OXFORD, Mich. – The Oxford Community School Board reversed its course by launching an independent review into last November’s deadly shooting at Oxford High School.
The announcement comes after the board heard the community’s frustration over the district’s original decision to hold off on a review until all litigation related to the shooting was resolved.
“We understand that waiting for the civil and criminal trials to end first does not serve the community well,” said a the school board member. “We can’t wait any longer to get an independent understanding of what happened that day.”
The Oxford School Board on Tuesday, May 17, voted to hire an outside firm to dig deeper into the Nov. 30, 2021 shooting that left four students dead and seven others injured.
“Something went wrong,” said a father of one of the surviving victims. “People need to be held accountable.”
“You guys were notified by your staff, not once, not twice, but arguably three times. We don’t know because we don’t have that information,” the father said. “He was shot along with four other children that aren’t here and a lot of others who were injured and will wear scars for the rest of their life.”
The father, like so many others, including the students who lived and still relive that day, want answers.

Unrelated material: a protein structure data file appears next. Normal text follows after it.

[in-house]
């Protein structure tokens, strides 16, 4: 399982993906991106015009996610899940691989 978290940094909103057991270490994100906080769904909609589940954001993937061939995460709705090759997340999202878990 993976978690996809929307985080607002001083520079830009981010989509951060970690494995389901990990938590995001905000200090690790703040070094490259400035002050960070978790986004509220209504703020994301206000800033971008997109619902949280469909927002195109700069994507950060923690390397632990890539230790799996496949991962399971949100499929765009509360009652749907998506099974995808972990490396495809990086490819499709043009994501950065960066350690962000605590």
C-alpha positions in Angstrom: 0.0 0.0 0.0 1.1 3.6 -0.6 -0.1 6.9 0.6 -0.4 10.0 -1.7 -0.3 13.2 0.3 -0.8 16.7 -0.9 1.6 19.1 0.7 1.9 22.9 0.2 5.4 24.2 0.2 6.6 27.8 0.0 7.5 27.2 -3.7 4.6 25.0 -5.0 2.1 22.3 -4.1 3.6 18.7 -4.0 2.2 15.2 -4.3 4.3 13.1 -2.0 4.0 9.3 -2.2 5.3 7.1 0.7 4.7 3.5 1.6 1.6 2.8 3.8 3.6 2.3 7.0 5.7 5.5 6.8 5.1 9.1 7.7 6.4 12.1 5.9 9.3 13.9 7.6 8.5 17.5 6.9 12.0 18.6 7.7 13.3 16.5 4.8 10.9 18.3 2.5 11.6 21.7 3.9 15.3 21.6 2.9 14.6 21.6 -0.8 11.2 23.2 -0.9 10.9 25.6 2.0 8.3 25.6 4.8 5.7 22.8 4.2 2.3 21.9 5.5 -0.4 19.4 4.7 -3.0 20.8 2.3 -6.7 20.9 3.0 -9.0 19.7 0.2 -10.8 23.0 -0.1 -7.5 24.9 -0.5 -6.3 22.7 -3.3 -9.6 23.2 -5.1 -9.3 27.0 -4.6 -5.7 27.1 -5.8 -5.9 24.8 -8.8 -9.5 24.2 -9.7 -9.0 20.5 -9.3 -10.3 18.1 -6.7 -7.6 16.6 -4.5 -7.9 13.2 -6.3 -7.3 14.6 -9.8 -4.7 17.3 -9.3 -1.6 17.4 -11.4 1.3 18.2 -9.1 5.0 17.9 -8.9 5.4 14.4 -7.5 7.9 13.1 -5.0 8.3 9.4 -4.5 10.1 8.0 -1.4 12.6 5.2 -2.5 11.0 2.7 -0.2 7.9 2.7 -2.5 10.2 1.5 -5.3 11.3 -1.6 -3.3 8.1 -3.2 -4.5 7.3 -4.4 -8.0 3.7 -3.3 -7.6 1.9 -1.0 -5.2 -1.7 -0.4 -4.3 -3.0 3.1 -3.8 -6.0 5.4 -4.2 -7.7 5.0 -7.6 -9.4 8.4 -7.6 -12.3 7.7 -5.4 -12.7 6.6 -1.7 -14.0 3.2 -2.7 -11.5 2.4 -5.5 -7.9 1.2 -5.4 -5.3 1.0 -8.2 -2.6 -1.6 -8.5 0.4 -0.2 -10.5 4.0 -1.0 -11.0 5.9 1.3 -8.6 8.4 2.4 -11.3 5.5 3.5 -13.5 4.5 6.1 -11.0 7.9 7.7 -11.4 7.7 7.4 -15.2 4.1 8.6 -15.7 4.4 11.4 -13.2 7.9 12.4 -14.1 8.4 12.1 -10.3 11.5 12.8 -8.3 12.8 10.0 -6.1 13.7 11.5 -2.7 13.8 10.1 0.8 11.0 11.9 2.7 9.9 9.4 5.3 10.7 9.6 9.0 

“You tell us to trust you, but the last time we blindly trusted you, four students were murdered,” said a female student.
Many asked aloud why the board would want to hire a firm to do what Attorney General Dana Nessel offered to do for free.
“You have a standing offer from the AG,” the father said. “You should recuse yourself. You have a standing offer from the AG. You want transparency, then be transparent. You instead want to hire an additional law firm?”
Some wondered if the results of a review, which the board initially planned to do after criminal and civil cases reached their conclusion, would make a difference at all.
“On Nov. 30, that 15-year-old boy became a murderer when he was handed a backpack containing a gun,” said a woman at the meeting. “We can hire all the experts and third party agencies and every agency available. We can spend all the money on all the resources because our kids are worth it, but if you want to talk about prevention, check the backpack every single time. We cannot have advanced conversations about prevention if there is no accountability.”